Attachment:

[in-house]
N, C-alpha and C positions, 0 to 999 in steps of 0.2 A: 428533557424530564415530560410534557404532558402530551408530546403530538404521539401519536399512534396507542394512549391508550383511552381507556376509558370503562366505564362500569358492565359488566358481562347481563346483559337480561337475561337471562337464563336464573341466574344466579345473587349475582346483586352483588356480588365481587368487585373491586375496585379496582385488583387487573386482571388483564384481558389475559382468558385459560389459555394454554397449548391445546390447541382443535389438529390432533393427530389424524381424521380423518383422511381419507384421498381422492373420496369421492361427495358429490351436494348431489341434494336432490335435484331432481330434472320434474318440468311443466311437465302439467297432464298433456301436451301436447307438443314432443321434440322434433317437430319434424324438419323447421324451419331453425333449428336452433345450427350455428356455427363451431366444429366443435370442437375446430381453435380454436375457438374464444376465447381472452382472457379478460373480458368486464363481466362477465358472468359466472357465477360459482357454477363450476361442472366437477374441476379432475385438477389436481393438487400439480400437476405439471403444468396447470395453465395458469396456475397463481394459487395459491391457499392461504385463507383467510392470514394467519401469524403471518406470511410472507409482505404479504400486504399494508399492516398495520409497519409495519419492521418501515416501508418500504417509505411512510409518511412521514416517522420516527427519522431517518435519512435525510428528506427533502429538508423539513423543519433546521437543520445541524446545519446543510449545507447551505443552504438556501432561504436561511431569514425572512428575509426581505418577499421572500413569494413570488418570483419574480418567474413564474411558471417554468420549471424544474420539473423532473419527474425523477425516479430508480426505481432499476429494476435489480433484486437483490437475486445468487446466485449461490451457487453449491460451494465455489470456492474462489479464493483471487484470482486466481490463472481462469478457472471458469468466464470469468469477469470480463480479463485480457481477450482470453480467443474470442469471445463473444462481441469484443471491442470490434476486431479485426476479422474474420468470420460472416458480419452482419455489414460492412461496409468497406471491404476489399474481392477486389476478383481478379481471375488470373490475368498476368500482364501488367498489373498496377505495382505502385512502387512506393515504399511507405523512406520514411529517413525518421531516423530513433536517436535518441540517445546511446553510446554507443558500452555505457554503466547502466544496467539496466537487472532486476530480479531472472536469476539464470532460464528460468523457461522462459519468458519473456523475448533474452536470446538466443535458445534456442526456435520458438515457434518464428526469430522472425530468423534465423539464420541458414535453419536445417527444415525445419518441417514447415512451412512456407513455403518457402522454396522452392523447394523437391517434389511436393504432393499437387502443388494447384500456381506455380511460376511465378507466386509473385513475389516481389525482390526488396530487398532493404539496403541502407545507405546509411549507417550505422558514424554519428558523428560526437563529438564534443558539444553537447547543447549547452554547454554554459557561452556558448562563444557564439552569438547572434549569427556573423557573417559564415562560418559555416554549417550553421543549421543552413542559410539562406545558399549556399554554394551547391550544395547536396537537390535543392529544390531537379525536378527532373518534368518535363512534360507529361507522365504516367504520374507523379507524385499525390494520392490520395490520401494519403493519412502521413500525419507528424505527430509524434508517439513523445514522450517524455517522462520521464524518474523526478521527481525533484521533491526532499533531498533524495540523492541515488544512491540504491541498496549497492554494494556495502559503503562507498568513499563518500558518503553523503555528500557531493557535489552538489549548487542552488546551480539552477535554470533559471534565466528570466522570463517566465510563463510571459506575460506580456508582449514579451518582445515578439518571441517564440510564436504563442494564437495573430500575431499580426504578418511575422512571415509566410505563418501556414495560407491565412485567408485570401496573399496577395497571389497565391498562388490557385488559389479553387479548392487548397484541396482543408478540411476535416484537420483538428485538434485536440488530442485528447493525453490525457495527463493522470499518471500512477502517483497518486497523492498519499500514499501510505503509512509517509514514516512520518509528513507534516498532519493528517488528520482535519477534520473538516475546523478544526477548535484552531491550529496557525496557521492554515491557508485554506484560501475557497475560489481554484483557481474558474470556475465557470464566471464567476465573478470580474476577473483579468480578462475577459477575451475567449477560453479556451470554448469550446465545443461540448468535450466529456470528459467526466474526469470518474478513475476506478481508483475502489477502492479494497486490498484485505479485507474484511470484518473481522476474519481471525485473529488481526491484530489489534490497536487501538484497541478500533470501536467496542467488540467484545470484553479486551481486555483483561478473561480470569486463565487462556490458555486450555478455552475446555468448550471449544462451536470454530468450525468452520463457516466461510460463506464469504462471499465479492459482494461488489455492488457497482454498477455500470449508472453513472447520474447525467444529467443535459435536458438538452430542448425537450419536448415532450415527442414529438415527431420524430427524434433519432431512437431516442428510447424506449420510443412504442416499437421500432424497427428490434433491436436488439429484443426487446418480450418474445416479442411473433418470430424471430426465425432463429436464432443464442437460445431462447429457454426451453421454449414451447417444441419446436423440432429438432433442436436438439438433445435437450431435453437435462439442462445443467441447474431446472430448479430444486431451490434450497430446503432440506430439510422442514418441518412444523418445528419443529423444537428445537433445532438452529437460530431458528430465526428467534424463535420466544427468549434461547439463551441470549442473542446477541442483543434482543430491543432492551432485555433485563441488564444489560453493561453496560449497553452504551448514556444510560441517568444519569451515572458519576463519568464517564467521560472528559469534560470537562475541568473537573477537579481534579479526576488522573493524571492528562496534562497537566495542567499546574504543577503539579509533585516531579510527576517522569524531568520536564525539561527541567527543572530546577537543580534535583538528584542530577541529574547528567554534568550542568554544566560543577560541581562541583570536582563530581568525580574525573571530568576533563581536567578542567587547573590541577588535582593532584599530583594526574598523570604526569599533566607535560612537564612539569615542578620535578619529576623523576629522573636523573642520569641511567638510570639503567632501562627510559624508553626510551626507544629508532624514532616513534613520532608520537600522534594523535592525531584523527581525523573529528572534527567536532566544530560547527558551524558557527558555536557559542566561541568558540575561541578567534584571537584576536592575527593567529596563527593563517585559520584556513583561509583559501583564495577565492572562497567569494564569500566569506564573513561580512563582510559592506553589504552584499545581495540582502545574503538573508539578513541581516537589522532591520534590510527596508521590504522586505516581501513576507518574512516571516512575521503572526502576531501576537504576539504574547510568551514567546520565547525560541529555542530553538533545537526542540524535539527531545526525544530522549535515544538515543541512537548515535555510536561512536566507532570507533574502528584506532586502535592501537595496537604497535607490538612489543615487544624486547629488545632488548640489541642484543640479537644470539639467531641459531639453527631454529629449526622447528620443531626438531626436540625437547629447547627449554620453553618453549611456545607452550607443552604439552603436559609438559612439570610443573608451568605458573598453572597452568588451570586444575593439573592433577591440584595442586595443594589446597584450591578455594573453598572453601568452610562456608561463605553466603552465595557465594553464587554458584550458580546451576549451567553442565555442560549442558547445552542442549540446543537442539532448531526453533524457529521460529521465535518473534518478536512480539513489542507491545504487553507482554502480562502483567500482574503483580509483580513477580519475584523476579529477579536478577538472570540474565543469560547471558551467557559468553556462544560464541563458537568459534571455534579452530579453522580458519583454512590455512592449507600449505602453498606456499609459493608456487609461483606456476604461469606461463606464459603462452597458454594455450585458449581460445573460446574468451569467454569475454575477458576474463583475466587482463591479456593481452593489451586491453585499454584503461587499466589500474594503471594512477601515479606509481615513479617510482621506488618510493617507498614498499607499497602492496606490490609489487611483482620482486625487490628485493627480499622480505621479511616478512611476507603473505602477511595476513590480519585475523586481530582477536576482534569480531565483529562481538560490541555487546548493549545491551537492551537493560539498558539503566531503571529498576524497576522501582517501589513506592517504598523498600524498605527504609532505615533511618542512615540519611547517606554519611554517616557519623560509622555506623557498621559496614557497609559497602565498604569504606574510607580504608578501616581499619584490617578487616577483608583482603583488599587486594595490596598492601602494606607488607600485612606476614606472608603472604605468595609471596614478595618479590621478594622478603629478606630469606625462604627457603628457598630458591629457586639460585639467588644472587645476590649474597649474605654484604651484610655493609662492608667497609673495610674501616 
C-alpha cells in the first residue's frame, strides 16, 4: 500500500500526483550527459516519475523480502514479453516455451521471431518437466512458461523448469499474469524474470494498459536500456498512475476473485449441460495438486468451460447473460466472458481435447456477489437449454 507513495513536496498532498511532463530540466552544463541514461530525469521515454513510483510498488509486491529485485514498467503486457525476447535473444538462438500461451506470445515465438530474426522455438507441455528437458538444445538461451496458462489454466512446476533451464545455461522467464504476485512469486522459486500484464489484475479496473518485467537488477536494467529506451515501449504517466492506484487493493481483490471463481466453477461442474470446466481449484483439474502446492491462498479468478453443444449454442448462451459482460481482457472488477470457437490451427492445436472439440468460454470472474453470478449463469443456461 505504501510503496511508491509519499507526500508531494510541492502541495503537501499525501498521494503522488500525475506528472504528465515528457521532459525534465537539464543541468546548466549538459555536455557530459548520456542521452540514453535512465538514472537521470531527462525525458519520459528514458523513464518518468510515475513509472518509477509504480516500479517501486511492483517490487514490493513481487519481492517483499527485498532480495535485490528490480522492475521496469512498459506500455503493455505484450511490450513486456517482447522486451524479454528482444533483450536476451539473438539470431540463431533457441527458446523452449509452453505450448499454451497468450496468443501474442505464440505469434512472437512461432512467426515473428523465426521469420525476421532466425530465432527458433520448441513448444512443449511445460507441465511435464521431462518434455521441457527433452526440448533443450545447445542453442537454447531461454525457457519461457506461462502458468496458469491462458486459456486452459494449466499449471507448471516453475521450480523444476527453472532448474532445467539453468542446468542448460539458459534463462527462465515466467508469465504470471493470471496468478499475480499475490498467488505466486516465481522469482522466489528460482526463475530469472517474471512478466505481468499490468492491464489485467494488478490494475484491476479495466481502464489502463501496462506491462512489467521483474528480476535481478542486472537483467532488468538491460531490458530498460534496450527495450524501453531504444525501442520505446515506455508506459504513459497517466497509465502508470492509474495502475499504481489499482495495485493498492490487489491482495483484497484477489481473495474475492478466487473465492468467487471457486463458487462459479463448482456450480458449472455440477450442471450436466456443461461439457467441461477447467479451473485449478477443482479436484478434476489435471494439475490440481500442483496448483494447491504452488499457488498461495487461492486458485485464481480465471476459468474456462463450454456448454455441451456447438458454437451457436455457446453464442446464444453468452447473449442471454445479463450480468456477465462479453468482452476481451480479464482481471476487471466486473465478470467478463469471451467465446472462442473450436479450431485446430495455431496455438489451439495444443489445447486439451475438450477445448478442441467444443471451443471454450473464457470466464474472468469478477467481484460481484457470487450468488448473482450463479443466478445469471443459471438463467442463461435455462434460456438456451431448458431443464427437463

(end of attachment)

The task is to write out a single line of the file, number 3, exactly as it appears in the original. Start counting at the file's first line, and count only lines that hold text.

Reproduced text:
C-alpha cells in the first residue's frame, strides 16, 4: 500500500500526483550527459516519475523480502514479453516455451521471431518437466512458461523448469499474469524474470494498459536500456498512475476473485449441460495438486468451460447473460466472458481435447456477489437449454 507513495513536496498532498511532463530540466552544463541514461530525469521515454513510483510498488509486491529485485514498467503486457525476447535473444538462438500461451506470445515465438530474426522455438507441455528437458538444445538461451496458462489454466512446476533451464545455461522467464504476485512469486522459486500484464489484475479496473518485467537488477536494467529506451515501449504517466492506484487493493481483490471463481466453477461442474470446466481449484483439474502446492491462498479468478453443444449454442448462451459482460481482457472488477470457437490451427492445436472439440468460454470472474453470478449463469443456461 505504501510503496511508491509519499507526500508531494510541492502541495503537501499525501498521494503522488500525475506528472504528465515528457521532459525534465537539464543541468546548466549538459555536455557530459548520456542521452540514453535512465538514472537521470531527462525525458519520459528514458523513464518518468510515475513509472518509477509504480516500479517501486511492483517490487514490493513481487519481492517483499527485498532480495535485490528490480522492475521496469512498459506500455503493455505484450511490450513486456517482447522486451524479454528482444533483450536476451539473438539470431540463431533457441527458446523452449509452453505450448499454451497468450496468443501474442505464440505469434512472437512461432512467426515473428523465426521469420525476421532466425530465432527458433520448441513448444512443449511445460507441465511435464521431462518434455521441457527433452526440448533443450545447445542453442537454447531461454525457457519461457506461462502458468496458469491462458486459456486452459494449466499449471507448471516453475521450480523444476527453472532448474532445467539453468542446468542448460539458459534463462527462465515466467508469465504470471493470471496468478499475480499475490498467488505466486516465481522469482522466489528460482526463475530469472517474471512478466505481468499490468492491464489485467494488478490494475484491476479495466481502464489502463501496462506491462512489467521483474528480476535481478542486472537483467532488468538491460531490458530498460534496450527495450524501453531504444525501442520505446515506455508506459504513459497517466497509465502508470492509474495502475499504481489499482495495485493498492490487489491482495483484497484477489481473495474475492478466487473465492468467487471457486463458487462459479463448482456450480458449472455440477450442471450436466456443461461439457467441461477447467479451473485449478477443482479436484478434476489435471494439475490440481500442483496448483494447491504452488499457488498461495487461492486458485485464481480465471476459468474456462463450454456448454455441451456447438458454437451457436455457446453464442446464444453468452447473449442471454445479463450480468456477465462479453468482452476481451480479464482481471476487471466486473465478470467478463469471451467465446472462442473450436479450431485446430495455431496455438489451439495444443489445447486439451475438450477445448478442441467444443471451443471454450473464457470466464474472468469478477467481484460481484457470487450468488448473482450463479443466478445469471443459471438463467442463461435455462434460456438456451431448458431443464427437463